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Colloquium – Gabriel Birzu, Stanford University
Do bacteria form species? Long term evolution leads to frequent hybridization in a natural microbial community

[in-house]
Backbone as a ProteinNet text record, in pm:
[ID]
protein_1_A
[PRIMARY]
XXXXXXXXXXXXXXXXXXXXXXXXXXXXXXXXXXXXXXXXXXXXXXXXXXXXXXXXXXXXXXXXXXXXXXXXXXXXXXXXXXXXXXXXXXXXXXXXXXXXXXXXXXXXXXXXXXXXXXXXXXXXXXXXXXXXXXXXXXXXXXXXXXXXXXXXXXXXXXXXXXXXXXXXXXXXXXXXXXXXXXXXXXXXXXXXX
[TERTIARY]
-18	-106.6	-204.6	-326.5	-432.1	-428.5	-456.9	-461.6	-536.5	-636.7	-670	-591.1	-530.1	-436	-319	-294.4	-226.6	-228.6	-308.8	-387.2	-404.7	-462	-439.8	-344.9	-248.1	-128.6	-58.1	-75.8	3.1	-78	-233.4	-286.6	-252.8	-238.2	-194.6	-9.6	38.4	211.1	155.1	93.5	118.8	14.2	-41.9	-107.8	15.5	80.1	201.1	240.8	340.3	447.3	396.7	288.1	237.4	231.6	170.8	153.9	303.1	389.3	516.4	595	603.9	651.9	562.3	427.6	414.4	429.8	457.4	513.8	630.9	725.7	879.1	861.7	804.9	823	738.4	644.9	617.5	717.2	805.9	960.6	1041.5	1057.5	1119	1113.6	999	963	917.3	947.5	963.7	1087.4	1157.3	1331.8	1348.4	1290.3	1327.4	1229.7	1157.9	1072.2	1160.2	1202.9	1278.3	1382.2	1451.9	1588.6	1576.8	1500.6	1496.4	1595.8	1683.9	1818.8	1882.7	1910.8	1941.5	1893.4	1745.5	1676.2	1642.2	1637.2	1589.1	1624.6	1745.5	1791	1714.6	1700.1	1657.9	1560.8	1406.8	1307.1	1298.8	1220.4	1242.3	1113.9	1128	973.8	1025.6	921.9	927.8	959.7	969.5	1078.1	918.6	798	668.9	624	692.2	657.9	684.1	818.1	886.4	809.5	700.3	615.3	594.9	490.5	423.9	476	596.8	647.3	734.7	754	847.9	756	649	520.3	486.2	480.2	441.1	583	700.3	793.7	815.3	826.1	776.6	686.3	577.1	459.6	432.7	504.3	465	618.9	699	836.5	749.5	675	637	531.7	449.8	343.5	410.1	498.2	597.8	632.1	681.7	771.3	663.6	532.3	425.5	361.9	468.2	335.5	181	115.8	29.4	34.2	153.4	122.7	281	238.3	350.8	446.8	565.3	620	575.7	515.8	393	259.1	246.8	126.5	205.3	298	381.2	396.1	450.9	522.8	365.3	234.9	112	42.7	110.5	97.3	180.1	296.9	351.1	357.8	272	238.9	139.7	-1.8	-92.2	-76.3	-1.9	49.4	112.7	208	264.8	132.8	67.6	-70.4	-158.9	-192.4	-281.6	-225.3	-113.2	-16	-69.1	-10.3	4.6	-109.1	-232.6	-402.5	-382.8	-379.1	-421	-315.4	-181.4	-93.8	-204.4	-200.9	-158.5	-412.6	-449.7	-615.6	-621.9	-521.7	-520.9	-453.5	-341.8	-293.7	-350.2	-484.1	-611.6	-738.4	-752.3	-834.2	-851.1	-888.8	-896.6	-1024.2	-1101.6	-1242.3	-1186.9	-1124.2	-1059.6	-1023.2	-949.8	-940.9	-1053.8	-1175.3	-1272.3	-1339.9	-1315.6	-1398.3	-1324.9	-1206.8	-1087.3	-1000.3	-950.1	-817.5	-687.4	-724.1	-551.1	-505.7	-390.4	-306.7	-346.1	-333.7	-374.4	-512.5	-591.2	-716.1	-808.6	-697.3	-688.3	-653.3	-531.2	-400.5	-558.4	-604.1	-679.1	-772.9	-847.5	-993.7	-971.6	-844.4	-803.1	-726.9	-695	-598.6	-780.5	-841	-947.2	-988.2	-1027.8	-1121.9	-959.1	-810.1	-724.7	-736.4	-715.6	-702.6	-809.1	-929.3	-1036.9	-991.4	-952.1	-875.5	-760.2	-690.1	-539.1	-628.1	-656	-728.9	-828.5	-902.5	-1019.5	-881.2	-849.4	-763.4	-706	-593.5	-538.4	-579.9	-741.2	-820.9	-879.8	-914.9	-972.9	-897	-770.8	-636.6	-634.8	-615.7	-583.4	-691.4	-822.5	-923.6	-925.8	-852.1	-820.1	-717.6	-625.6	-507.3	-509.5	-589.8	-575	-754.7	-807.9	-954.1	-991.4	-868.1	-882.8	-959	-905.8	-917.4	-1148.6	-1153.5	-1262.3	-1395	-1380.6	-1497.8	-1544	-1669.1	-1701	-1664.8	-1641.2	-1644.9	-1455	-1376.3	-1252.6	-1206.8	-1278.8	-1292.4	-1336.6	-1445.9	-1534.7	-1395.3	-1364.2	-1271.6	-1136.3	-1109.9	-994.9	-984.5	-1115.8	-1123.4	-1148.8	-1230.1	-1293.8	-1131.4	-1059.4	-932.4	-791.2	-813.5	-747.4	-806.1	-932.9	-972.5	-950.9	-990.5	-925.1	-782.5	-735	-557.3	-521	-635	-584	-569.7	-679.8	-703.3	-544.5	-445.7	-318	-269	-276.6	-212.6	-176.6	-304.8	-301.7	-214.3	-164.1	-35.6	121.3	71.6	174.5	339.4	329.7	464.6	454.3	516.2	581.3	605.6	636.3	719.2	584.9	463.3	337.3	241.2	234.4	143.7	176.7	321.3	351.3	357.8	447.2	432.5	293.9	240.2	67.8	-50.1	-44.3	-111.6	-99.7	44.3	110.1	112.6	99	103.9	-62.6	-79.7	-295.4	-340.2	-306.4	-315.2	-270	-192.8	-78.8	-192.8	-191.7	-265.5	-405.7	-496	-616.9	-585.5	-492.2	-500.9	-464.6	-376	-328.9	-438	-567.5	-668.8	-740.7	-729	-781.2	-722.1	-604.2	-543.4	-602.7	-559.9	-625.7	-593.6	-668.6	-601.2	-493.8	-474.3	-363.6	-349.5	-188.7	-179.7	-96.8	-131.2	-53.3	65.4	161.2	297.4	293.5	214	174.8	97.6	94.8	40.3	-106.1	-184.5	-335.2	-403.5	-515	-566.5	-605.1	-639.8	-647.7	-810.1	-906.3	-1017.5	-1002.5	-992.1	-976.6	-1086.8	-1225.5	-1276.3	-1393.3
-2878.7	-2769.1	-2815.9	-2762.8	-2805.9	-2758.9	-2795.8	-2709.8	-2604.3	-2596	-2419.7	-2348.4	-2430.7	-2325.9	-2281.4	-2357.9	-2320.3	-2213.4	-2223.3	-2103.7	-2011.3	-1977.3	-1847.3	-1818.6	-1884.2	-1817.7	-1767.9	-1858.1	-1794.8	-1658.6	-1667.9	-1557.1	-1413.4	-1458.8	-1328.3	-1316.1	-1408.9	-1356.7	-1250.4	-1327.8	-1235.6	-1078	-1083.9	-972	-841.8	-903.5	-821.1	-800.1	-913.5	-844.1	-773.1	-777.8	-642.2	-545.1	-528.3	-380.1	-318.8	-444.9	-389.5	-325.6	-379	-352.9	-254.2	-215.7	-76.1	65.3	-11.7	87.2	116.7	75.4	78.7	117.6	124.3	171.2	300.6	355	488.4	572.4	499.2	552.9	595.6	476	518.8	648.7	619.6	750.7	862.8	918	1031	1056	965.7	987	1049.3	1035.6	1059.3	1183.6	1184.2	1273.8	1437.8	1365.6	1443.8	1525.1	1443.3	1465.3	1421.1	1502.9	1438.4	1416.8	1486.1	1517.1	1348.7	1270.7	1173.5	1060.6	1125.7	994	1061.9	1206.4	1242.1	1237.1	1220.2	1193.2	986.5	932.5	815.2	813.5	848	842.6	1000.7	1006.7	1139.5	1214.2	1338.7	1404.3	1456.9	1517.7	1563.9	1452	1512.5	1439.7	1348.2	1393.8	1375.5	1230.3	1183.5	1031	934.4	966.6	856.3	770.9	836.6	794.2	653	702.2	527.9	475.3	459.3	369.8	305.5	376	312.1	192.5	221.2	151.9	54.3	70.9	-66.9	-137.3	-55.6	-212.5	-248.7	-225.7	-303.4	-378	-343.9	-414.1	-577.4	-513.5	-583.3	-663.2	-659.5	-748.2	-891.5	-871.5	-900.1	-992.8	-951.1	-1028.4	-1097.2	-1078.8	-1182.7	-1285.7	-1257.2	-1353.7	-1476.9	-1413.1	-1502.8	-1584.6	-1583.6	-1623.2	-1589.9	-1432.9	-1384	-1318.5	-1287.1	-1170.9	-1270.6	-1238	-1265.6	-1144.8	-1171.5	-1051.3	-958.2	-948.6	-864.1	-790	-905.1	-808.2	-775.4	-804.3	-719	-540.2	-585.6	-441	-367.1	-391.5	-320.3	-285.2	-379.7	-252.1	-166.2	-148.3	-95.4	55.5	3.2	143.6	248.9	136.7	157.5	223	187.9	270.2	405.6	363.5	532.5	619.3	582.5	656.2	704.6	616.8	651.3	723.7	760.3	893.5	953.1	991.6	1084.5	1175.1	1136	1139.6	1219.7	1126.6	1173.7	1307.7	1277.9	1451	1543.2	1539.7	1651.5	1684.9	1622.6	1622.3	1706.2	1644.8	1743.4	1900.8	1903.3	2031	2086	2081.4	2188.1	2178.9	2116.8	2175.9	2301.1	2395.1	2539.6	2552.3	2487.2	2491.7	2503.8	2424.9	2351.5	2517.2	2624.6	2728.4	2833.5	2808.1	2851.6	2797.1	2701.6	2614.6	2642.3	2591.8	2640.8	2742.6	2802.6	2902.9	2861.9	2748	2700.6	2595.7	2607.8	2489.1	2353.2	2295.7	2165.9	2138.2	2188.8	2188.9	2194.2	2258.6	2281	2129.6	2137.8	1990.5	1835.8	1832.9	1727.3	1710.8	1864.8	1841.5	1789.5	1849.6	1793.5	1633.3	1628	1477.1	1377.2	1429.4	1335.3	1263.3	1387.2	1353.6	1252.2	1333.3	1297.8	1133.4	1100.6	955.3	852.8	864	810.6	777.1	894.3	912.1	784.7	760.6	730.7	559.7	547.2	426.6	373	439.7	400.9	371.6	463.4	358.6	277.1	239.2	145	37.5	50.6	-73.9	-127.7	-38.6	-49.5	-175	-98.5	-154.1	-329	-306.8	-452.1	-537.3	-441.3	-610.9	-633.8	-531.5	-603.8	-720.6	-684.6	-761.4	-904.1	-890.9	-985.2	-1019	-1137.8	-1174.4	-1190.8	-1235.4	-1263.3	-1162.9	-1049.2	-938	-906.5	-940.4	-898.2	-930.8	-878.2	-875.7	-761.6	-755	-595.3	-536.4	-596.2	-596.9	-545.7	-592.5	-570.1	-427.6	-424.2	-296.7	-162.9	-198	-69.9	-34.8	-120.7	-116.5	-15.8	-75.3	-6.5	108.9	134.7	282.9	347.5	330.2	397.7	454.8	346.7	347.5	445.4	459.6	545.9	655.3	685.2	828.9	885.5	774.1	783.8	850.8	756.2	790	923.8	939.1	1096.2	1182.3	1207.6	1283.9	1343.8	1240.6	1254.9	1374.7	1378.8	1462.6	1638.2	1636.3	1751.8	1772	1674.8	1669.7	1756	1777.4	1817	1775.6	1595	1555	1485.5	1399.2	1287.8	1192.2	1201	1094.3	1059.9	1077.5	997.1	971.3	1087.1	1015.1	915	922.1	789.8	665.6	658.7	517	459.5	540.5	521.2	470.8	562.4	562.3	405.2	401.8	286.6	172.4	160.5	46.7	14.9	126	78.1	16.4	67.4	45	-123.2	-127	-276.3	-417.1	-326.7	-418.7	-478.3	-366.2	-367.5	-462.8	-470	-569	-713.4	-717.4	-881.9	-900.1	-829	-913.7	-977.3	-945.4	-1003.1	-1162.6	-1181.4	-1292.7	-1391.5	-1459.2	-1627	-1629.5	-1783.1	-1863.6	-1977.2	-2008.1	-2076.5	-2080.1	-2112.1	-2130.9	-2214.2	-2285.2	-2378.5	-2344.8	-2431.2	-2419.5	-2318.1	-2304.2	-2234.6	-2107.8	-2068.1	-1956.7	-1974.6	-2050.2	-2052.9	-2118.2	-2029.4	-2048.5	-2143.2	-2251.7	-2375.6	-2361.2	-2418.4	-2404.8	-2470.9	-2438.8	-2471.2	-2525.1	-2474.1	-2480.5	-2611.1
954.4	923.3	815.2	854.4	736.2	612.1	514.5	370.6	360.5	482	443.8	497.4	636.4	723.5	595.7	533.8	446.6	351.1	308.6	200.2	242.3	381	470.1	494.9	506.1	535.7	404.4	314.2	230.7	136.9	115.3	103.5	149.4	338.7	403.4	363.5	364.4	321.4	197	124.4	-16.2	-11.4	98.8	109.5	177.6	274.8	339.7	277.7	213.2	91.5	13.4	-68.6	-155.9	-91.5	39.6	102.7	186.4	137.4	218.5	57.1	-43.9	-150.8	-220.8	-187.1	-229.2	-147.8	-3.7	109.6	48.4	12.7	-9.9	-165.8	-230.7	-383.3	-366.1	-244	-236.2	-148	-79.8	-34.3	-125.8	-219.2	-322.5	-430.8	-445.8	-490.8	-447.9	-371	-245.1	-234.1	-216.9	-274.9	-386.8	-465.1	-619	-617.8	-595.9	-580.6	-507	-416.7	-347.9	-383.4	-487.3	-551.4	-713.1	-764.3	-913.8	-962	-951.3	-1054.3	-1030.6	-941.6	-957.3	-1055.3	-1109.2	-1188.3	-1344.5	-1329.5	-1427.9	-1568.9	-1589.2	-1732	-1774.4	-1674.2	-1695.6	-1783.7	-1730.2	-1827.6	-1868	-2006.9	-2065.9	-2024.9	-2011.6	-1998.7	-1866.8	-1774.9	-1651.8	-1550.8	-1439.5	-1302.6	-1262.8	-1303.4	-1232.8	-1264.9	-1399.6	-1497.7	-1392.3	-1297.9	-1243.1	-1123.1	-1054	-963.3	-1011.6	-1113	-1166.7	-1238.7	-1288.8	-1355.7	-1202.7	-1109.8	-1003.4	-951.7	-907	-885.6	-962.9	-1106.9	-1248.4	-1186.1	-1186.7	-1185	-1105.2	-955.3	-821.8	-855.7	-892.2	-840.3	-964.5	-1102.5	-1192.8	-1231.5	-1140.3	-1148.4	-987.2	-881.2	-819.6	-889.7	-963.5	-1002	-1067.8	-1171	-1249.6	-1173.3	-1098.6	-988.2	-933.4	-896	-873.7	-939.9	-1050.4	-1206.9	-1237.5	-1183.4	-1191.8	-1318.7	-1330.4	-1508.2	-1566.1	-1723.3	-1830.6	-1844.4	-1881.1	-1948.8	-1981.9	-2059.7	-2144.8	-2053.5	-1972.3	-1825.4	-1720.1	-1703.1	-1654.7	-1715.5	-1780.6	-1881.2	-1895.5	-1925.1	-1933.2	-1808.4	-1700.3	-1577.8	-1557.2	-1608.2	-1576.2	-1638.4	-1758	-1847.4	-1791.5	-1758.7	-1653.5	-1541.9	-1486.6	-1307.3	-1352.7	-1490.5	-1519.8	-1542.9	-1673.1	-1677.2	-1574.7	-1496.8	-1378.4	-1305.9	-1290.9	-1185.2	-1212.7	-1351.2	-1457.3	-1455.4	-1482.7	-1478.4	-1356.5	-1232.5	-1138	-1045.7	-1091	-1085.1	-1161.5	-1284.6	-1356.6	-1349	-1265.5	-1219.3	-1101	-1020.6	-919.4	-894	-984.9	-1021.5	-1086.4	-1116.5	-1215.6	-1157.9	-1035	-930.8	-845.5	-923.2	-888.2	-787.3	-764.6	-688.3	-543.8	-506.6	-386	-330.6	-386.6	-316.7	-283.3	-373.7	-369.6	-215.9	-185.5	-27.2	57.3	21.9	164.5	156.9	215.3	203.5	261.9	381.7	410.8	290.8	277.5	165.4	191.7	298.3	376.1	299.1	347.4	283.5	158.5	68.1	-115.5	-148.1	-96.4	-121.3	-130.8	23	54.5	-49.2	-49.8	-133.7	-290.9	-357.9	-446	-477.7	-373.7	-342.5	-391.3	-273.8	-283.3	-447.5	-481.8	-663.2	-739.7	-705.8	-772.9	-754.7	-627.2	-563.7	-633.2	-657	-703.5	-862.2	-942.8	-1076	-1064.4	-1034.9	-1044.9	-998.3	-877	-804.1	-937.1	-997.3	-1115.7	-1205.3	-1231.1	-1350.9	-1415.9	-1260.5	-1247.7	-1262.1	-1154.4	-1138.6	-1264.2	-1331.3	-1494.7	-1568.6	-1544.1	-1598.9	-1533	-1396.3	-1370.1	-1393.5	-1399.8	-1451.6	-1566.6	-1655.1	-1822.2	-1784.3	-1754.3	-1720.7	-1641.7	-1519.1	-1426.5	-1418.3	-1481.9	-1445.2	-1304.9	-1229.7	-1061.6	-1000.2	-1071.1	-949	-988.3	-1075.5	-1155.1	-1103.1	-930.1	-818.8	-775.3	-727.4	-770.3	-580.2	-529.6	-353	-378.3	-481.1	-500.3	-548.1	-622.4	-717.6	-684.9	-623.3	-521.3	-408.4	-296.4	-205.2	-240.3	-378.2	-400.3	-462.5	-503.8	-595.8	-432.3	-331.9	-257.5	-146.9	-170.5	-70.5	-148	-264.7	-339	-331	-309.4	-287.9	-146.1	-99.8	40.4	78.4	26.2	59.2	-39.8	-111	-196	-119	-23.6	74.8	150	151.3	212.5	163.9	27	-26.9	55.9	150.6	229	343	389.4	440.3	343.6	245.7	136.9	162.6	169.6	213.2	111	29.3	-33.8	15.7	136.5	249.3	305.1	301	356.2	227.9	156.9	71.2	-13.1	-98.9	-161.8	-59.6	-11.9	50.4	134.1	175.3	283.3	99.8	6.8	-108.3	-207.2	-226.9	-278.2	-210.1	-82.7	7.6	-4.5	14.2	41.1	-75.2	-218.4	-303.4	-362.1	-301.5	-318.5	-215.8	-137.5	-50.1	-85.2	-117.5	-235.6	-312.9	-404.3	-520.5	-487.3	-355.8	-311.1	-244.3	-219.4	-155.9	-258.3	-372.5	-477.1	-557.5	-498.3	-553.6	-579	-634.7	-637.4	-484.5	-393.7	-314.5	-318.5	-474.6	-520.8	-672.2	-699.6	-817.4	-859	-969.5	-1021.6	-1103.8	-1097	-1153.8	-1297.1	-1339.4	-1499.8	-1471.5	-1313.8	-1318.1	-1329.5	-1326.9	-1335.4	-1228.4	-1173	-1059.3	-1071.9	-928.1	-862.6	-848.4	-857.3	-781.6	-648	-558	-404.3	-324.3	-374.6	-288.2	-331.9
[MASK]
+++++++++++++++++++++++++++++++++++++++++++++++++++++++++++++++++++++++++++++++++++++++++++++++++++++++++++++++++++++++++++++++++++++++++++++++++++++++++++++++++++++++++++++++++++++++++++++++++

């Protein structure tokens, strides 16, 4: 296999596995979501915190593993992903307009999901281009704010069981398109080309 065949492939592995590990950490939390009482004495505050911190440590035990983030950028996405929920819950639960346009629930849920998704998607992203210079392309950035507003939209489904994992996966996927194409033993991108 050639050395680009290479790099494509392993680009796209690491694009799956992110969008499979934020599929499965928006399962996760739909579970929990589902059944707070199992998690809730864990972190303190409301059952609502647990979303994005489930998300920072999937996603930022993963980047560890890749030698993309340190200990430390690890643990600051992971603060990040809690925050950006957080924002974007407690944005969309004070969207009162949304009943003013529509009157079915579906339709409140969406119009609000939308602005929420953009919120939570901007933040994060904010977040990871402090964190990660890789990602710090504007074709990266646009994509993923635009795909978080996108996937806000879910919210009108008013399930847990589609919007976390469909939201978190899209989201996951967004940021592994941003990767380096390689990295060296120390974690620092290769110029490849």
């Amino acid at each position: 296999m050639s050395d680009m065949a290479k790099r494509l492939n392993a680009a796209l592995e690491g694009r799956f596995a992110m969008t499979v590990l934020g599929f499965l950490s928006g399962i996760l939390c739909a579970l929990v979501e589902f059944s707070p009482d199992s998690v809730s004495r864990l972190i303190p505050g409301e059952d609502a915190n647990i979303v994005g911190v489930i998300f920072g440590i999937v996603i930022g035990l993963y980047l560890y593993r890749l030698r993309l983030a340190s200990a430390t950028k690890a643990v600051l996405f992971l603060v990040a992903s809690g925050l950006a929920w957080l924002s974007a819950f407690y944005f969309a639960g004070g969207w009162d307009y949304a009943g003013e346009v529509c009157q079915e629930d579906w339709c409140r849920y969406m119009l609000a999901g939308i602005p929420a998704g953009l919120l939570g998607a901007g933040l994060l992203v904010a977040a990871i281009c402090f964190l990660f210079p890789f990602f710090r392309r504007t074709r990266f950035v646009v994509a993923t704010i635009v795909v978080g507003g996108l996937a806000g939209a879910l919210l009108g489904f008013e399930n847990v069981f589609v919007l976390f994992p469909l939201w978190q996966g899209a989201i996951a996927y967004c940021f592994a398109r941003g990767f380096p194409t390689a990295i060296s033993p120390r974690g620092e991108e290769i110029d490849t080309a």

Genetic sequencing of natural bacterial populations often reveals distinct genomic clusters, which are usually interpreted as distinct species. At the same time, recent studies have shown extensive recombination across a wide range of genetic divergences, raising the question of how clusters can be maintained over time. Previous studies have shown that ecological separation can emerge within highly-recombining bacterial populations. However, whether this mechanism can prevent the hybridization and merging of distinct clusters is not known. Here, I show that thermophilic cyanobacteria from the Yellowstone National Park form a rare natural experiment to address this question. By analyzed a large collection of single-cell genomes, I demonstrate that despite their different ecologies, continual hybridization and natural selection have gradually eroded the genetic differences between clusters. These results suggest that ecological barriers cannot by themselves maintain genomic clusters over long evolutionary times and highlight the importance of spatial dynamics for maintaining microbial diversity.